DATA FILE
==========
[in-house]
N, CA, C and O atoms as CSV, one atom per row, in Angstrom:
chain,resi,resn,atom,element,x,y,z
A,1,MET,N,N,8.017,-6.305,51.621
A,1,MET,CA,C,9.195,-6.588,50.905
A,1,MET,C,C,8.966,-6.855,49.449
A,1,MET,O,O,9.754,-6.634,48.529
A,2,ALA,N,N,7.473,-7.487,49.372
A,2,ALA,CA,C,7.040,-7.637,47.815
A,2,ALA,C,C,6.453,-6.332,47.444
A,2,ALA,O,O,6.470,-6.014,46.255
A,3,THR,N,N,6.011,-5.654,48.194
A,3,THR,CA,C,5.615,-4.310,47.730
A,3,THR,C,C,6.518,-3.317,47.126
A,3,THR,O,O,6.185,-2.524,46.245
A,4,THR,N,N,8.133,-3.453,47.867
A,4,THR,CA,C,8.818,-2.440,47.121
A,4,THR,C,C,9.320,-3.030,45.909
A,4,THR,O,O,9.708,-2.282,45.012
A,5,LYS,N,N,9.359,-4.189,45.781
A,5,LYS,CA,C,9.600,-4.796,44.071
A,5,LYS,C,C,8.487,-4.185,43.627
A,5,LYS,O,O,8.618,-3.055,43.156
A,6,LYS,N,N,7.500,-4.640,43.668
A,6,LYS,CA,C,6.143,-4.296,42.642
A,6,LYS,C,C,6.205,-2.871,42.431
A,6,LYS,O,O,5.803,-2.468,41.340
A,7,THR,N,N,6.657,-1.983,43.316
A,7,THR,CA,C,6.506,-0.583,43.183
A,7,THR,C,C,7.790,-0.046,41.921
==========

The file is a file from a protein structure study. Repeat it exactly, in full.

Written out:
[in-house]
N, CA, C and O atoms as CSV, one atom per row, in Angstrom:
chain,resi,resn,atom,element,x,y,z
A,1,MET,N,N,8.017,-6.305,51.621
A,1,MET,CA,C,9.195,-6.588,50.905
A,1,MET,C,C,8.966,-6.855,49.449
A,1,MET,O,O,9.754,-6.634,48.529
A,2,ALA,N,N,7.473,-7.487,49.372
A,2,ALA,CA,C,7.040,-7.637,47.815
A,2,ALA,C,C,6.453,-6.332,47.444
A,2,ALA,O,O,6.470,-6.014,46.255
A,3,THR,N,N,6.011,-5.654,48.194
A,3,THR,CA,C,5.615,-4.310,47.730
A,3,THR,C,C,6.518,-3.317,47.126
A,3,THR,O,O,6.185,-2.524,46.245
A,4,THR,N,N,8.133,-3.453,47.867
A,4,THR,CA,C,8.818,-2.440,47.121
A,4,THR,C,C,9.320,-3.030,45.909
A,4,THR,O,O,9.708,-2.282,45.012
A,5,LYS,N,N,9.359,-4.189,45.781
A,5,LYS,CA,C,9.600,-4.796,44.071
A,5,LYS,C,C,8.487,-4.185,43.627
A,5,LYS,O,O,8.618,-3.055,43.156
A,6,LYS,N,N,7.500,-4.640,43.668
A,6,LYS,CA,C,6.143,-4.296,42.642
A,6,LYS,C,C,6.205,-2.871,42.431
A,6,LYS,O,O,5.803,-2.468,41.340
A,7,THR,N,N,6.657,-1.983,43.316
A,7,THR,CA,C,6.506,-0.583,43.183
A,7,THR,C,C,7.790,-0.046,41.921